Georgina Kelman :: Works on Paper

James Tissot - Victorian Enigma

James Tissot - Victorian Enigma

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In times of turmoil, it is often comforting to seek refuge in something beautiful, familiar and slightly fantastic. This is what can be found in the prints of James Tissot. Though perhaps not fashionable, their insightful glimpses into private moments, depictions of a bygone era and exquisite attention to detail still maintain a devoted and deserved place in the hearts of collectors everywhere. With the recent exhibition "James Tissot - Fashion & Faith" at the Legion of Honor Museum in San Francisco, and now shuttered in the Musée d'Orsay, Paris, this seemed like an appropriate time to revisit his magnificent œuvre of etchings and drypoints. I hope you enjoy this step back in time.

Above Image: James Tissot "Le Hamac (W. 46)" Detail

James Tissot

Le Croquet (W.37), 1878

12" x 7 3/16"

Etching and drypoint

James Tissot

Mon Jardin à S.-John's Wood (W.40), 1878

7 ⅜" x 4 ½"

Etching and drypoint

“The history of Tissot's prints is the history of the vicissitudes of taste. Popular during his lifetime, they were doubtless aimed at a market that admired his paintings but could not afford his fees, at print collectors who approved of his attention to quality and condition, and at admirers of his narrative subject matter”


“Tissot's prints are in many ways the most rewarding part of his work...Etching, which is unhampered by color, and has the freedom of undetectable correction and change, was ideally suited to his particular talents. Tissot's true gifts lay in an inventive treatment of pictorial composition, an iconography of subtle, if limited, nuance, and a remarkable psychological sophistication. Each is in evidence in his prints, and in combination with his insistence on generally high technical standards, his prints display his talent to its best advantage.”

- Michael J. Wentworth “James Tissot Catalogue Raisonné of his Prints”, 1978

"James Tissot at his Easel", circa 1870, From "James Tissot Fashion & Faith" Fine Arts Museums of San Francisco, 2020

James Tissot

Le Portique de la Galerie nationale à Londres (W.40), 1878

14 ⅞" x 8 ¼"

Etching and drypoint

James Tissot

Le Hamac (W.46), 1880

10 5/16" x 7 ¼"

Etching and drypoint

James Tissot

Au bord de la mer (W.47), 1880

14 15/16" x 5 7/16"

Etching and drypoint

"Tissot's Château de Buillon studio today", 2019, From "James Tissot Fashion & Faith" Fine Arts Museums of San Francisco, 2020

James Tissot

Promenade dans la neige (W.48), 1880 

II/III, 22 ⅜" x 10 ⅜"

Etching and drypoint

James Tissot

Le Dimanche matin (W.72), 1883

15 ¾" x 7 ½"

Etching and drypoint

James Tissot

Le Journal (W.73), 1883

14 ⅞" x 11 ½"

Etching and drypoint

James Tissot

La Mystérieuse (W.80), 1885

15 ⅝" x 9 ⅞"

Etching and drypoint

James Tissot

La Plus jolie femme de Paris (W.81), 1885

15 ¾" x 10"

Etching and drypoint

James Tissot

Jacques Joseph Tissot was born to wealthy merchant parents in the port city of Nantes in 1836. His artistic talents were recognized early and he was sent to the Ecole des Beaux-Arts in Paris at a young age. He immersed himself in the art world and began life-long friendships with Whistler and Degas. His paintings were successful almost immediately and were purchased by such museums as the Musée de Luxembourg and the Louvre.

This early success was his introduction into the Parisian Haute Monde. It was the peak of the Second Empire of Napoleon III and Paris was enjoying a time of brilliance and excess. Tissot was quickly embraced by society and used his keen eye and artistic gifts to chronicle the people and events in his paintings and prints. These early works often evidence his fascination with Japanese prints with hints of the popular "Japonisme". He moved in very fashionable circles and sustained a lavish lifestyle by painting portraits and through generous patronage.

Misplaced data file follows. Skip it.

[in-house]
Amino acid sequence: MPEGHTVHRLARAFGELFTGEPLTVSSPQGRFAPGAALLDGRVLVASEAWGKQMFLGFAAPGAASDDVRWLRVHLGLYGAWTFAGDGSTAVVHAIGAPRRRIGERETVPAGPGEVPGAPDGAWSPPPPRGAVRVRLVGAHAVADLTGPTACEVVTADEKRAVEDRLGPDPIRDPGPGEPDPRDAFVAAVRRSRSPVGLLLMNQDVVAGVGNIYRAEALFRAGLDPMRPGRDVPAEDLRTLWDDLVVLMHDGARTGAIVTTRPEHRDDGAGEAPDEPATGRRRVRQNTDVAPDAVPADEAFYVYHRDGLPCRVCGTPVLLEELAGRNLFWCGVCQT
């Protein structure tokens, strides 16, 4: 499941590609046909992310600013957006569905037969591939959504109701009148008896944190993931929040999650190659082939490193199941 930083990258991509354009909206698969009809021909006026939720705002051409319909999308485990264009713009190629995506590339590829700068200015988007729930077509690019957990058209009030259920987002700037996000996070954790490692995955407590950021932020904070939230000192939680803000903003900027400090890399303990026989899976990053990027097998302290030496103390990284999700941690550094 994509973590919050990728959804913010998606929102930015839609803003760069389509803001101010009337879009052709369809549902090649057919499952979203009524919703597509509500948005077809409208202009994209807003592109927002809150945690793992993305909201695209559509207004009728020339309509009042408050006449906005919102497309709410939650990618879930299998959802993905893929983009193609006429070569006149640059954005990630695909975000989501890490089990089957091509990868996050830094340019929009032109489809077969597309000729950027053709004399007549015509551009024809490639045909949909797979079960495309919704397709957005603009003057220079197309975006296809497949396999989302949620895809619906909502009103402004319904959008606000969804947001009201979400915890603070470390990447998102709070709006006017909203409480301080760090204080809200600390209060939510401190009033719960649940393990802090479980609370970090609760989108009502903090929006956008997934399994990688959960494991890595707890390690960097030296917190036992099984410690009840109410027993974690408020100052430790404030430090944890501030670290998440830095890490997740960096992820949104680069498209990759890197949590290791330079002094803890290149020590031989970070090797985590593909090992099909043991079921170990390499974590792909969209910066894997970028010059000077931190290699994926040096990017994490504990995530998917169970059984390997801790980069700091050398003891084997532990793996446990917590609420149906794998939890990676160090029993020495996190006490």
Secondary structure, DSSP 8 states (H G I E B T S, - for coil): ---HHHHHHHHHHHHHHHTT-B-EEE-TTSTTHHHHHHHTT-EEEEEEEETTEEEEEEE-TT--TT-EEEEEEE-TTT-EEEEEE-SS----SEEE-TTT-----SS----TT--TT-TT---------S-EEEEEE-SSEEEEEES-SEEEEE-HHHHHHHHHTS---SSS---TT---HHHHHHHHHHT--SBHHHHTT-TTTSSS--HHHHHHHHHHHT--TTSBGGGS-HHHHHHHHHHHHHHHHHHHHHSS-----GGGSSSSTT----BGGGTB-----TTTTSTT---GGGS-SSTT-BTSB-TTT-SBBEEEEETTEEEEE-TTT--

Tissot's flirtation with British society commenced around 1864 when he exhibited a painting at the Royal Academy and his name started appearing in "Vanity Fair". During the War of 1870 between France and Prussia, Tissot became a regular contributor of caricatures to "Vanity Fair" which he smuggled to London across enemy lines. He found inspiration in the war and recorded the atrocities he witnessed in several very strong etchings. After Paris fell to the new Republican government in 1875, Tissot escaped to England and was quickly adopted by London society. Shortly after his arrival he established himself in Saint John's Wood where he created many of his most memorable prints.

In 1876 Tissot met Mrs. Kathleen Newton who was to be his model. She soon became his muse and is believed to have been his great love. The fact that she was a divorcee with a child prevented their marriage and they were careful to hide the relationship from visiting colleagues or benefactors. However, Tissot painted her lovely face many times and some of his greatest and best-known etchings are portraits of her.

Mrs. Newton died of tuberculosis in Tissot's home in 1882 and he left London for Paris within days of her passing. The change was more than just location. After the move Tissot's work became more spiritual and religious and his portraits of French society, while always beautiful, became cynical and dark. He traveled extensively throughout the Holy Land and spent his last years working and living in almost complete isolation in the French country.

Tissot left behind a collection of work that is treasured today for both its technical expertise and its ability to make us dream. The lushness of the printing and the charm of the subjects continue to impress both print connoisseurs and those captivated by the nostalgia of a long-ago time.

Georgina Kelman :: Works on Paper 
can be reached at:

phone: 212 496 5006
email: Georgina@GeorginaKelman.com

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